Everyone’s heard of it and some have experienced it in pilot projects – lump sum funding. Does that mean no more cost reporting?  A researcher’s dream come…or is the nightmare just beginning?What should be the potential advantages?

  • Huge simplification
    • No actual costs
    • No eligibility rules
    • No financial audits
  • Despite all simplification, funding based on reimbursement of incurred costs stays complex and error-prone
  • Focus on performance = shift from focus on financial management and checking costs to focus on scientific-technical content of the projects.

 

Join Stephen Webb (RTDS Group) as he chairs the session “Lump sum funding: some shade of grey?” with Martin Baumgartner (Head of Unit and Austrian NCP for Legal and Financial aspects), Gonzalo Arevalo (Deputy Director for International Research Programmes and International relations, Spanish NCP for Legal and Financial Issues) and María Alfayate (Directorate General for Research and Innovation (DG RTD) of the European Commission, where she is responsible for the Simplification file, the Lump Sum pilots and the Implementation Strategy for Horizon Europe).

 

Lump sum funding in Horizon projects

EARMA Conference, Sala Italia, Friday 29th March, 16:00 – 17:00

 

 

 

We all know the infamous TRL (Technology Readiness Level) classification coined by NASA in the 8o’s and widely applied in EU research and innovation projects. However, even as a standard, the quantification scale for technology maturity is still subjective, depending on context i.e. which industry/sector and grey areas exist between the single digit assessment levels, especially as at the mid – range of the scale.

TRL has come to be expanded into other technology-related assessment levels such as manufacturing and systems integration. However, there are many non-technological i.e. human factors which need to be considered before it can be said that an innovation can create impact. Hear about and discuss Market and Commercial Readiness Levels schemes developed, as well as for Society Readiness Level (SRL) considering citizen “readiness” for research and innovation activities or outcomes.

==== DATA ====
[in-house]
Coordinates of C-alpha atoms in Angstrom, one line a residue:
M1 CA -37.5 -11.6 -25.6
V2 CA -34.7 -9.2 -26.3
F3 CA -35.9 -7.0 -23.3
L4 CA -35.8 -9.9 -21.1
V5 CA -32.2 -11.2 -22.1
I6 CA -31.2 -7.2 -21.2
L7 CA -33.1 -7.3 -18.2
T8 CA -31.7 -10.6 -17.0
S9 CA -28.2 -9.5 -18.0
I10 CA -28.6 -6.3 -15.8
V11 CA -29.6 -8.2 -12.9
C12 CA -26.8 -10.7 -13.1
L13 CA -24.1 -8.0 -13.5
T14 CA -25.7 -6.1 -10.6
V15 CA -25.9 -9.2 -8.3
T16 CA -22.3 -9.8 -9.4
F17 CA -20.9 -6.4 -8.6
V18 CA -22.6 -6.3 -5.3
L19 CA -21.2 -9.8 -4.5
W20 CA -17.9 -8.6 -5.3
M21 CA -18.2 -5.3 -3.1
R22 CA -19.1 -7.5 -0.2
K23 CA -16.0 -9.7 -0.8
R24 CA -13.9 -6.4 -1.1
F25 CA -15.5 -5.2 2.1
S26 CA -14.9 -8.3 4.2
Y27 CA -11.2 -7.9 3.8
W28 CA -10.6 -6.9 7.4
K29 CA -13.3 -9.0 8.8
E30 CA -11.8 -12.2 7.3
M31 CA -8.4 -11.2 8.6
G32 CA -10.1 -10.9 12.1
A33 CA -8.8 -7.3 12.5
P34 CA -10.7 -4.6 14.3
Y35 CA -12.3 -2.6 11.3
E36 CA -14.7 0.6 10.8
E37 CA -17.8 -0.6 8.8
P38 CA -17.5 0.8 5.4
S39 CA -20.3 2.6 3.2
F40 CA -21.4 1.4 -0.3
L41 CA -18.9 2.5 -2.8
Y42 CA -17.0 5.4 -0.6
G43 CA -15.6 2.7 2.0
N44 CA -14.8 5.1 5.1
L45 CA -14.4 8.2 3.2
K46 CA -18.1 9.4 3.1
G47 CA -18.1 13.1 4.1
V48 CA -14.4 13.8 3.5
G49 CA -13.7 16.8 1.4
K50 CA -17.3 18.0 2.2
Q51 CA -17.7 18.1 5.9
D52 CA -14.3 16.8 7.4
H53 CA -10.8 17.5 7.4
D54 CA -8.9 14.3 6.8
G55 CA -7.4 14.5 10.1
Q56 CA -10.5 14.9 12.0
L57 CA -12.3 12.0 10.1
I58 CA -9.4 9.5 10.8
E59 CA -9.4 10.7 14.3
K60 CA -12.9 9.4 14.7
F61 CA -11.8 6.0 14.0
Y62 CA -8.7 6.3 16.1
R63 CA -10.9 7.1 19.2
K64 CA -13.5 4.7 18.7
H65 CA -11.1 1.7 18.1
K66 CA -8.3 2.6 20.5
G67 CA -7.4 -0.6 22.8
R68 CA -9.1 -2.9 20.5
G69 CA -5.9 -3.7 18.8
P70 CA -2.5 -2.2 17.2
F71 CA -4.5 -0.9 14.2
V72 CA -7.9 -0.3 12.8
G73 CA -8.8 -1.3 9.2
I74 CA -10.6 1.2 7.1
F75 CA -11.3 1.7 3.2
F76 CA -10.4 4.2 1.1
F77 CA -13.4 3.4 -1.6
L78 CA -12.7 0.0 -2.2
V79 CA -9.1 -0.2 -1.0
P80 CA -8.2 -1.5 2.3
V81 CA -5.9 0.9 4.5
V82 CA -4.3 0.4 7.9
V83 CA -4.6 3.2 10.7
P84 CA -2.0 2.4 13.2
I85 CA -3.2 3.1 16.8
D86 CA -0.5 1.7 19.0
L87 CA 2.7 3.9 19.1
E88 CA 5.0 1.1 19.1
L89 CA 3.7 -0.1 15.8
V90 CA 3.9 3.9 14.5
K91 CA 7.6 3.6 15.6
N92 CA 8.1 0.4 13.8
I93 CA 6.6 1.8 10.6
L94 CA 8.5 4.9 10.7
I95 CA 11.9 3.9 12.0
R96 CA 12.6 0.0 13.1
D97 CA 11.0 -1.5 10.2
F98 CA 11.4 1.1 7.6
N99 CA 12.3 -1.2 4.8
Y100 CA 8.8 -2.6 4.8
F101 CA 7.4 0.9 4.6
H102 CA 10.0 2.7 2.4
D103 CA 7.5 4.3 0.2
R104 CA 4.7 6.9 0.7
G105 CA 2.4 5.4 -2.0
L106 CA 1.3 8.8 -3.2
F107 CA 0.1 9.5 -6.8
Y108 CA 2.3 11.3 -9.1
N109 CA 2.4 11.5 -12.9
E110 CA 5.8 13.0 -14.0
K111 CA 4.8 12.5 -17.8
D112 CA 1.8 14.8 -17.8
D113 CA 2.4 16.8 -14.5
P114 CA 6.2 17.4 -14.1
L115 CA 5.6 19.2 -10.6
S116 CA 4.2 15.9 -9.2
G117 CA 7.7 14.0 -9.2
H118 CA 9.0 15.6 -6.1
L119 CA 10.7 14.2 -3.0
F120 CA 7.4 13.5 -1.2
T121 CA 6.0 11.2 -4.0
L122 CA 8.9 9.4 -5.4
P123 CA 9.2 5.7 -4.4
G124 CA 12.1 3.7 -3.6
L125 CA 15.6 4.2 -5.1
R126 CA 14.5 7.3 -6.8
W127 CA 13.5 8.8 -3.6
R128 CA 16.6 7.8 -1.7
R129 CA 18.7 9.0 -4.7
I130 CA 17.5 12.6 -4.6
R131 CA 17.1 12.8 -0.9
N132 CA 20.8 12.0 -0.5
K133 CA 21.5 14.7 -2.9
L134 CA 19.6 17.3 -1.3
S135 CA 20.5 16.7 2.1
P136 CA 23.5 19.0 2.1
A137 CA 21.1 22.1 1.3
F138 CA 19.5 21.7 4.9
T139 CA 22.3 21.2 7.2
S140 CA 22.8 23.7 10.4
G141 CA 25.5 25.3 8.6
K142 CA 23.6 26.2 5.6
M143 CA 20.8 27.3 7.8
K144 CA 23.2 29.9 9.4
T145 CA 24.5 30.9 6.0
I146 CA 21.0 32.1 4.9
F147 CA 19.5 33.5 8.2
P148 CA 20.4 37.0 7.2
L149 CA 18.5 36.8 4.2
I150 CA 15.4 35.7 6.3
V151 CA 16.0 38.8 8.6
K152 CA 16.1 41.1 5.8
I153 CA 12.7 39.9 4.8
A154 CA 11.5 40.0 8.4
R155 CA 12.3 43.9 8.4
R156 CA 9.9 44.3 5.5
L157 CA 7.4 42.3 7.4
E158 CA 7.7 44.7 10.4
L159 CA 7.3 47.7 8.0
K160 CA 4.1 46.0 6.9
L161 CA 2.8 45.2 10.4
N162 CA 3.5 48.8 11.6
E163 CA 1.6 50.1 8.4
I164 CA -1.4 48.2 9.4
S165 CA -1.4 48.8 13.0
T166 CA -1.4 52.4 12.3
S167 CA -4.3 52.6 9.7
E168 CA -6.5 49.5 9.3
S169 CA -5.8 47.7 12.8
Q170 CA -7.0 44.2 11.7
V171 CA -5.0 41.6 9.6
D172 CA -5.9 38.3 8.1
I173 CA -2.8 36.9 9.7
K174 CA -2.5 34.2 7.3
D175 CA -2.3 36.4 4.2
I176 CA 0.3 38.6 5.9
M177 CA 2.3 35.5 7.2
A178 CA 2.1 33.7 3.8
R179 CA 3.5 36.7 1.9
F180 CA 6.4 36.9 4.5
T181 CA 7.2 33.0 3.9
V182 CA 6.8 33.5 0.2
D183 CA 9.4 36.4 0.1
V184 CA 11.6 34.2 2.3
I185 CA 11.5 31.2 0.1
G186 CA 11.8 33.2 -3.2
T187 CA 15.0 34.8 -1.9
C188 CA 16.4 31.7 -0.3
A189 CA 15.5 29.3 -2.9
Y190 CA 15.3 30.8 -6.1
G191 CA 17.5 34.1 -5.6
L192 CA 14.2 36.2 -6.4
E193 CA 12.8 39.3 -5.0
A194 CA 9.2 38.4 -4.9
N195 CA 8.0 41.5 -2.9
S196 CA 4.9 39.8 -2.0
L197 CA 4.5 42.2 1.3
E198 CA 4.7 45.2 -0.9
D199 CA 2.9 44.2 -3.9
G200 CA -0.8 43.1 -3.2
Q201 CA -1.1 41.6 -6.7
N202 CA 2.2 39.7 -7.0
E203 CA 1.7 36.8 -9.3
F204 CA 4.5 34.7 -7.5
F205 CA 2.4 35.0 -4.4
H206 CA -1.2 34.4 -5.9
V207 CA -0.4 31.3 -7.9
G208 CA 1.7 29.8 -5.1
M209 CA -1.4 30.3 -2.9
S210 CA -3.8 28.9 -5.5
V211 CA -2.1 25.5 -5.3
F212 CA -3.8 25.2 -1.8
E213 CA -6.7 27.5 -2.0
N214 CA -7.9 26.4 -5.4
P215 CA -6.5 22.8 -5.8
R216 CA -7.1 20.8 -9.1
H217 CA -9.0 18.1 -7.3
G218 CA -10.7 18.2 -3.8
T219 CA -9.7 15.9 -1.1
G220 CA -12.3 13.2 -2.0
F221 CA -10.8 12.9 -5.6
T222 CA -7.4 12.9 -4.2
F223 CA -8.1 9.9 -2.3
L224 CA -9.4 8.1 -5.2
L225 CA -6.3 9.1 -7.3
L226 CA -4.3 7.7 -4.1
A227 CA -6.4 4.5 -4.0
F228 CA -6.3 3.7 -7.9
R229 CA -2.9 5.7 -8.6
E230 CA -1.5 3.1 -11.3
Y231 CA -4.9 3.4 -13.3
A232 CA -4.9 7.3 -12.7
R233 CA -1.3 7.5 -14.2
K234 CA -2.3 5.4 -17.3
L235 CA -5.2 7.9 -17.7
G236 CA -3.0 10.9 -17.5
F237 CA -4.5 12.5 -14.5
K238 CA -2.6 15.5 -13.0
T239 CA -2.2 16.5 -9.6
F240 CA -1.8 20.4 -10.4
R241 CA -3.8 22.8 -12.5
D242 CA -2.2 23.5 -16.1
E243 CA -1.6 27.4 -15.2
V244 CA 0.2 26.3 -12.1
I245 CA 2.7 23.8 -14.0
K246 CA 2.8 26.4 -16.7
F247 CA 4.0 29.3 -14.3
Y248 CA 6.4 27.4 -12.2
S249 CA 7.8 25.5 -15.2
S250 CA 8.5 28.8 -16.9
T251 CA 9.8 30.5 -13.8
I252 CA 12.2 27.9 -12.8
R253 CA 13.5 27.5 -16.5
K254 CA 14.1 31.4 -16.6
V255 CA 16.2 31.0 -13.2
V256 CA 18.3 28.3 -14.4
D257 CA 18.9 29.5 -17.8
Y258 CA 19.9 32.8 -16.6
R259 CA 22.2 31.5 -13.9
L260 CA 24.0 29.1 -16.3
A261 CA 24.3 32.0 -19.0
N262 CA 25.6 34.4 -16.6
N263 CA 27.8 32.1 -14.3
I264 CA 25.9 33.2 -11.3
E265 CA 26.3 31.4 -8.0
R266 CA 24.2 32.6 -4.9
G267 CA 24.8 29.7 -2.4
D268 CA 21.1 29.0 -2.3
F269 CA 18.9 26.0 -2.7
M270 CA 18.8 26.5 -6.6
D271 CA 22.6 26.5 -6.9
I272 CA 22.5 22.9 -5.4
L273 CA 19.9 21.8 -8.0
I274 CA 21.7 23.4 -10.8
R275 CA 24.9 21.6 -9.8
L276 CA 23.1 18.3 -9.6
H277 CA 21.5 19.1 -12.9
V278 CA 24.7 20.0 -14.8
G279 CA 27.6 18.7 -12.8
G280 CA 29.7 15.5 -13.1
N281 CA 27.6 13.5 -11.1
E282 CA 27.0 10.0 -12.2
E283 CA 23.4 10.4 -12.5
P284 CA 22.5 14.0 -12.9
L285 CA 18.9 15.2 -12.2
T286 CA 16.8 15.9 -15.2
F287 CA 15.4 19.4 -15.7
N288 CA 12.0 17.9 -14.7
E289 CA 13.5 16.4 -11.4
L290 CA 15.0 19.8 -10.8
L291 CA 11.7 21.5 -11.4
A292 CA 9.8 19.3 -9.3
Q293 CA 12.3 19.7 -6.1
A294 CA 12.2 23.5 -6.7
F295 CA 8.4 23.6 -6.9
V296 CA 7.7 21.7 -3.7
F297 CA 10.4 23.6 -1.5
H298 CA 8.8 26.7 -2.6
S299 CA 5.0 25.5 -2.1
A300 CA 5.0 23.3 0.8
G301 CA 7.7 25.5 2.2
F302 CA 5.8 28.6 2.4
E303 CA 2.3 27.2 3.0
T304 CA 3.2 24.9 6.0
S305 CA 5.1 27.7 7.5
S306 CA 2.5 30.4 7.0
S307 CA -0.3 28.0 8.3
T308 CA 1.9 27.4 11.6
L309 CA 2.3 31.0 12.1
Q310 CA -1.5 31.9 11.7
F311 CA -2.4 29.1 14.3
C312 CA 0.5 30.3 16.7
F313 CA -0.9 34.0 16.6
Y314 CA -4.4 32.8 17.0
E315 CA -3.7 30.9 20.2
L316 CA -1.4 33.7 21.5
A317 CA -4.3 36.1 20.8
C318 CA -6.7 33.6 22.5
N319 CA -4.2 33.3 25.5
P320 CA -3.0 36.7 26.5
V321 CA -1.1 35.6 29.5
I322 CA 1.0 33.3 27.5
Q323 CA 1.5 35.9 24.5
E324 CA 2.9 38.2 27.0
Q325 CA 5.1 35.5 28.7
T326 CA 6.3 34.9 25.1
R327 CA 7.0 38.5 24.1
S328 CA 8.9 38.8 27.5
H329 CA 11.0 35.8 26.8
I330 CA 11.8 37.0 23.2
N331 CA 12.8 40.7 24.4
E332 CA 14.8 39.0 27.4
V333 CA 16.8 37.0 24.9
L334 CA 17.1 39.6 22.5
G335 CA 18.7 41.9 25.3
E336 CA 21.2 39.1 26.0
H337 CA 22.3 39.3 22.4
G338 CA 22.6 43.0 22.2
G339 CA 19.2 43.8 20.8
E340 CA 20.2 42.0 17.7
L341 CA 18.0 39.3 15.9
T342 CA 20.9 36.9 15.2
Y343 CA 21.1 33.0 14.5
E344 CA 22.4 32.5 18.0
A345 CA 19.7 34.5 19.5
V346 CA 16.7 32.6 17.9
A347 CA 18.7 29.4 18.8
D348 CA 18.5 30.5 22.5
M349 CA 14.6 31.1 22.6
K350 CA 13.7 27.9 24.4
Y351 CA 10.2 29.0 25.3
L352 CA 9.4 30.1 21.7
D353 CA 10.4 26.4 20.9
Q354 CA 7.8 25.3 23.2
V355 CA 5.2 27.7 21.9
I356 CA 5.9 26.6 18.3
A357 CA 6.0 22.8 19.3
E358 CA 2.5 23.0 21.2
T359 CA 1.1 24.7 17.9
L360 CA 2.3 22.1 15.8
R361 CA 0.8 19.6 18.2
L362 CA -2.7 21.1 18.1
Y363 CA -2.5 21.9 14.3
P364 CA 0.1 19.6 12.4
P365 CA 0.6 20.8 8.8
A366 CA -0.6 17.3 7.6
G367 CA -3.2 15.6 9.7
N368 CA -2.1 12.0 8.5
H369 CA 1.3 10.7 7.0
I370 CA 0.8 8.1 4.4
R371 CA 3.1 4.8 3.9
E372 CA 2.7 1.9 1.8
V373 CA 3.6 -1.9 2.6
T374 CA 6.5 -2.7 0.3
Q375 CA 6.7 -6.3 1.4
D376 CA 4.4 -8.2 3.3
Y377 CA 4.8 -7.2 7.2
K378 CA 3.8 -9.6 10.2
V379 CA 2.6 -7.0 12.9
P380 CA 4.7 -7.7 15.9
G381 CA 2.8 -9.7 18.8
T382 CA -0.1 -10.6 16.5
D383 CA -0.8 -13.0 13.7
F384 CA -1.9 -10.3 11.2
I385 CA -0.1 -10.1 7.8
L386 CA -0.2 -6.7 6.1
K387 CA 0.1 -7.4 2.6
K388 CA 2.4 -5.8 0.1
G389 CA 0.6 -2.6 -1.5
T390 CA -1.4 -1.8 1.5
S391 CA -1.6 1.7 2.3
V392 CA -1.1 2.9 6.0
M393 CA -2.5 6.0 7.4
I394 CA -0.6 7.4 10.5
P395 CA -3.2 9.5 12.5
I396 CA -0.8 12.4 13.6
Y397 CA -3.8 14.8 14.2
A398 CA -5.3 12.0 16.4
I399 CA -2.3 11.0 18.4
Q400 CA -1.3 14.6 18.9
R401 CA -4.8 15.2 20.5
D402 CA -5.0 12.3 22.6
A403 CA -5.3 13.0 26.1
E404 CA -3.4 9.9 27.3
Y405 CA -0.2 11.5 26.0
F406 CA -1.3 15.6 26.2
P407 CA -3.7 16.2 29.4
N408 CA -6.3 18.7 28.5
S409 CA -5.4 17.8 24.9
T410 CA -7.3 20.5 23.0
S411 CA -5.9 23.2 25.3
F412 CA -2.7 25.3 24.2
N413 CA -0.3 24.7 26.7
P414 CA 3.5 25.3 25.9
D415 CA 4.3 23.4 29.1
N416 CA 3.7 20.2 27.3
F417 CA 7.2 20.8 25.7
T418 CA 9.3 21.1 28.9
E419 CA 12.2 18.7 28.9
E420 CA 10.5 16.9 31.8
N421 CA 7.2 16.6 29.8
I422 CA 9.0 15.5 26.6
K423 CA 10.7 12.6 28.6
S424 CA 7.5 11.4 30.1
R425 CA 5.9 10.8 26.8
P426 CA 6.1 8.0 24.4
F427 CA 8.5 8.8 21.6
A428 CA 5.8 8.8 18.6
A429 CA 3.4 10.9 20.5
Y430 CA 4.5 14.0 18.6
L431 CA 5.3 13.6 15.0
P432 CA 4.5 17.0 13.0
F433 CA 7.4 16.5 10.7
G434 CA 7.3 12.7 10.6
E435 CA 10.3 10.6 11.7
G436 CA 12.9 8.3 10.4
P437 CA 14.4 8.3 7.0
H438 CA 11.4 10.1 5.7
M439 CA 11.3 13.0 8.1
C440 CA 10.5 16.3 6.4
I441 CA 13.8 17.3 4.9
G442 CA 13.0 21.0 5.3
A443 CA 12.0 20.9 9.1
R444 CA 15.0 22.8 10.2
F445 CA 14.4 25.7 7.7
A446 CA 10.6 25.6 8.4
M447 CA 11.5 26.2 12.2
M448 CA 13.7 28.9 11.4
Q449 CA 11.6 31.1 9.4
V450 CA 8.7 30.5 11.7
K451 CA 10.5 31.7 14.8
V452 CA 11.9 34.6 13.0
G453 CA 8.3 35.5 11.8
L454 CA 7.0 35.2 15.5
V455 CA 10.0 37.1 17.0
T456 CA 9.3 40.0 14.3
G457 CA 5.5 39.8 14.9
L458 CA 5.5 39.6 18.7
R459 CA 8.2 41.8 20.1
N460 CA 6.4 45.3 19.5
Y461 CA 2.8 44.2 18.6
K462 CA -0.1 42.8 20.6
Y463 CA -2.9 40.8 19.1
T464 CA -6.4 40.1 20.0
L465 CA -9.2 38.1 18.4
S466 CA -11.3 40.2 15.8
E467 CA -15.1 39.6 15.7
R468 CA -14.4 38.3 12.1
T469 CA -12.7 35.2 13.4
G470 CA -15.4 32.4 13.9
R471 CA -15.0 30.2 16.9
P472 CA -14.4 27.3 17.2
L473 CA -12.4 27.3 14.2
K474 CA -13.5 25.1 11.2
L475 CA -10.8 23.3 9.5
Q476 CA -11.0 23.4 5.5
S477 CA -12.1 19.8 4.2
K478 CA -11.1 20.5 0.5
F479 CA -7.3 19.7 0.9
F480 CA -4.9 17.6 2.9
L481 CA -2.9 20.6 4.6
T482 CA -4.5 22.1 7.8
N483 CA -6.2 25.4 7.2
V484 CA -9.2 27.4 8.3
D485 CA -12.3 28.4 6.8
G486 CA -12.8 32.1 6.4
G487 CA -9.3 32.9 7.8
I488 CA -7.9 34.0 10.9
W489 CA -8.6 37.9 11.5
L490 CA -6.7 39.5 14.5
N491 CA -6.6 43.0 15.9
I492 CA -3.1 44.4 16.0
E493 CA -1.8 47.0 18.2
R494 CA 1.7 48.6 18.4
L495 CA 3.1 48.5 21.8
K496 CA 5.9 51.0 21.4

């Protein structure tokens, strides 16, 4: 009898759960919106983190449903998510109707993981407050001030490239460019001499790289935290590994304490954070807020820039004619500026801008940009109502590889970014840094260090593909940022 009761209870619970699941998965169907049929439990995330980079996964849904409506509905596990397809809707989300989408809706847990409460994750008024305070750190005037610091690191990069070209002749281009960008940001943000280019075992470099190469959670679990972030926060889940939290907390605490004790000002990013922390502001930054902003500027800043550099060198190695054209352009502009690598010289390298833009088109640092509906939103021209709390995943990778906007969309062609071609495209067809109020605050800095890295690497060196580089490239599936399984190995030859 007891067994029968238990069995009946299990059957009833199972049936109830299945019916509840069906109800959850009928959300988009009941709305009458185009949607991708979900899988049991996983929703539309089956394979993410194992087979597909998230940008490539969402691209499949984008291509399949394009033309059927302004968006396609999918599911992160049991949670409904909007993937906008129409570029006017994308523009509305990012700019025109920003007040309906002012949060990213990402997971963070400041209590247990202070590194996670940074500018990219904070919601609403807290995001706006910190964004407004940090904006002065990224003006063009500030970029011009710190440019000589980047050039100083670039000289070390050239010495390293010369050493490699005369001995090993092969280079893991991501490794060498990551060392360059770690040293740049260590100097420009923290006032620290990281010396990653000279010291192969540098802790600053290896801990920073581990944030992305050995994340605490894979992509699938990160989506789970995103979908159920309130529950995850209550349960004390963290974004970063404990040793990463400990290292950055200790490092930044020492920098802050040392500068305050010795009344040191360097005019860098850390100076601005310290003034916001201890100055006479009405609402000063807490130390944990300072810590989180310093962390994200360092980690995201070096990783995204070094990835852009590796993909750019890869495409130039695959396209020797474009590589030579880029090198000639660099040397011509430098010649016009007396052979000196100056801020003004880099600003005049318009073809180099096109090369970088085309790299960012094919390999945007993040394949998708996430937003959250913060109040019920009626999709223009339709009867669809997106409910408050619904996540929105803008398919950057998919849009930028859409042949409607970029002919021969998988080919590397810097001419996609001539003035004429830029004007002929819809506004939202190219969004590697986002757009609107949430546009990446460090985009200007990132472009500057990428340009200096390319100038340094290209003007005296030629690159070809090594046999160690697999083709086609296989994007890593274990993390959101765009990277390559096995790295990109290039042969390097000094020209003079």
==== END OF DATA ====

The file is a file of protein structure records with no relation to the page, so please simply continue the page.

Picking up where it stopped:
Quellbild anzeigen

(source: https://www.gov.uk/government/news/guidance-on-technology-readiness-levels)

 

Join Stephen Webb (RTDS Group), Ingeborg Meijer (Leiden University, partner in the H2020 NewHorrizon project) and Bruno Woeran (Merinova) for an interactive panel session to discuss and debate the relevance, usefulness and future of readiness level assessments and their connection to impact.

From Tech to Societal: Readiness level assessments, impact and indicators – help your researchers make the connection!

EARMA Conference, Sala Italia, Thursday 28th March, 16:15 – 17:15

 

 

RTDS is  happy to announce our co-sponsorship at the WIKAM art event at the Palais Niederösterreich in Vienna this year.

 

((c) Ina Loitzl & Tanja Prusnik)

 

Our contact, artist Ina Loitzl, and her colleague Tanja Prusnik celebrate the occasion of a 10 year anniversary of their joint venture with “Die Moewe Kinderschutzzentrum Wien”, an association raising awareness for prevention from child and youth abuse, with their project “den Blick öffnen. No doubt an hugely important cause!

Whether through community-driven ecosystems or governmental incentives, we have never seen innovation support in Europe to be this energetic. From Austrian national strategies, regional clusters, local initiatives or EU innovation funding, there are dozens of innovation ecosystems around the country helping the boldest and the brightest to scale up their ideas.

RTDS participated at the FFG FORUM 2018, held on 13.09.2018 under the motto “Best of Austria meets Europe” for the occasion of the 50th anniversary of Austrian business-research funding and the 10th anniversary of the Austrian national research agency (FFG)- the national Contact point for Horizon 2020.

Intellectual property might accumulate value for business and further research and innovation activities. Research and innovation projects usually require valuable background resources for its implementation. In the knowledge-based economy, Intellectual property is becoming one of the most valuable resources for research and innovation activities.

Open access and open data are often heard buzz words in Horizon 2020 research and innovation proposals and projects. But what are you really obliged to do to fulfill the funding requirements? And, why is it also good for you?

“Bio-economy research and innovation in Lower Austria – €10 million in newly funded industry driven research projects” event